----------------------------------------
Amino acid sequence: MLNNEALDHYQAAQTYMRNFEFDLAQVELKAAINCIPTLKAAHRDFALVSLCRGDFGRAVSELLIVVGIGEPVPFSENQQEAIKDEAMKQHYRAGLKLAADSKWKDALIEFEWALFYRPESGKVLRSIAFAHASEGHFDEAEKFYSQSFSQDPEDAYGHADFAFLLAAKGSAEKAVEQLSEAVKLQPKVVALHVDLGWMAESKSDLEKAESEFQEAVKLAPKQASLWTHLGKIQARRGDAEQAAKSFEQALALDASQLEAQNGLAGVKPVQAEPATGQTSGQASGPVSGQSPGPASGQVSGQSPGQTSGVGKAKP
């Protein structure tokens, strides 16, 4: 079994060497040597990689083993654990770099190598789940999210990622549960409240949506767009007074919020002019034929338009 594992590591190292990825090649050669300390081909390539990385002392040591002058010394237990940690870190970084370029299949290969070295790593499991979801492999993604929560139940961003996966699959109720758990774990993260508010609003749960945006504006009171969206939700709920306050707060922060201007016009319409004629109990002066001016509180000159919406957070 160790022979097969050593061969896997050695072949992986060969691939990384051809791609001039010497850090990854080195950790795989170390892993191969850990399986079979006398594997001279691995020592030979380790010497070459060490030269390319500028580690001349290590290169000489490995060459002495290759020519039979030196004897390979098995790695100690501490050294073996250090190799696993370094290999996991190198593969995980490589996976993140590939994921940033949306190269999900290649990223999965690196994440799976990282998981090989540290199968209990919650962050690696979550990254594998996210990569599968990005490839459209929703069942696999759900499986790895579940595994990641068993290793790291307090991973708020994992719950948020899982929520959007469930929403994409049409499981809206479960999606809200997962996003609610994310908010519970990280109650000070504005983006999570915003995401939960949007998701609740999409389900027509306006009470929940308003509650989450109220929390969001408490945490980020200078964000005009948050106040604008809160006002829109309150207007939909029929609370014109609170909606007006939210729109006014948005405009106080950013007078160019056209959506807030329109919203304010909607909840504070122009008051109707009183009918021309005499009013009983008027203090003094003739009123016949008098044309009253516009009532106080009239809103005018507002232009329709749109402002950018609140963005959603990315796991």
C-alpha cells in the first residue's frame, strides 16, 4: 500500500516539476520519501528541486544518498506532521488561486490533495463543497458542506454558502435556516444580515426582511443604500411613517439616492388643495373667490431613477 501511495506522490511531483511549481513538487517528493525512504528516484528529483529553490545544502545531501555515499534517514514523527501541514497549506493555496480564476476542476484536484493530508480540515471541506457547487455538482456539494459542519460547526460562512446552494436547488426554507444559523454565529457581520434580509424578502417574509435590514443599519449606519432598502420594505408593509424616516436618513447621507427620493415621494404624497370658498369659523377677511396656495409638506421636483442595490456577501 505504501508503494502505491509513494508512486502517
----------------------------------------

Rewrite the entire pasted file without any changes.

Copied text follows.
Amino acid sequence: MLNNEALDHYQAAQTYMRNFEFDLAQVELKAAINCIPTLKAAHRDFALVSLCRGDFGRAVSELLIVVGIGEPVPFSENQQEAIKDEAMKQHYRAGLKLAADSKWKDALIEFEWALFYRPESGKVLRSIAFAHASEGHFDEAEKFYSQSFSQDPEDAYGHADFAFLLAAKGSAEKAVEQLSEAVKLQPKVVALHVDLGWMAESKSDLEKAESEFQEAVKLAPKQASLWTHLGKIQARRGDAEQAAKSFEQALALDASQLEAQNGLAGVKPVQAEPATGQTSGQASGPVSGQSPGPASGQVSGQSPGQTSGVGKAKP
């Protein structure tokens, strides 16, 4: 079994060497040597990689083993654990770099190598789940999210990622549960409240949506767009007074919020002019034929338009 594992590591190292990825090649050669300390081909390539990385002392040591002058010394237990940690870190970084370029299949290969070295790593499991979801492999993604929560139940961003996966699959109720758990774990993260508010609003749960945006504006009171969206939700709920306050707060922060201007016009319409004629109990002066001016509180000159919406957070 160790022979097969050593061969896997050695072949992986060969691939990384051809791609001039010497850090990854080195950790795989170390892993191969850990399986079979006398594997001279691995020592030979380790010497070459060490030269390319500028580690001349290590290169000489490995060459002495290759020519039979030196004897390979098995790695100690501490050294073996250090190799696993370094290999996991190198593969995980490589996976993140590939994921940033949306190269999900290649990223999965690196994440799976990282998981090989540290199968209990919650962050690696979550990254594998996210990569599968990005490839459209929703069942696999759900499986790895579940595994990641068993290793790291307090991973708020994992719950948020899982929520959007469930929403994409049409499981809206479960999606809200997962996003609610994310908010519970990280109650000070504005983006999570915003995401939960949007998701609740999409389900027509306006009470929940308003509650989450109220929390969001408490945490980020200078964000005009948050106040604008809160006002829109309150207007939909029929609370014109609170909606007006939210729109006014948005405009106080950013007078160019056209959506807030329109919203304010909607909840504070122009008051109707009183009918021309005499009013009983008027203090003094003739009123016949008098044309009253516009009532106080009239809103005018507002232009329709749109402002950018609140963005959603990315796991």
C-alpha cells in the first residue's frame, strides 16, 4: 500500500516539476520519501528541486544518498506532521488561486490533495463543497458542506454558502435556516444580515426582511443604500411613517439616492388643495373667490431613477 501511495506522490511531483511549481513538487517528493525512504528516484528529483529553490545544502545531501555515499534517514514523527501541514497549506493555496480564476476542476484536484493530508480540515471541506457547487455538482456539494459542519460547526460562512446552494436547488426554507444559523454565529457581520434580509424578502417574509435590514443599519449606519432598502420594505408593509424616516436618513447621507427620493415621494404624497370658498369659523377677511396656495409638506421636483442595490456577501 505504501508503494502505491509513494508512486502517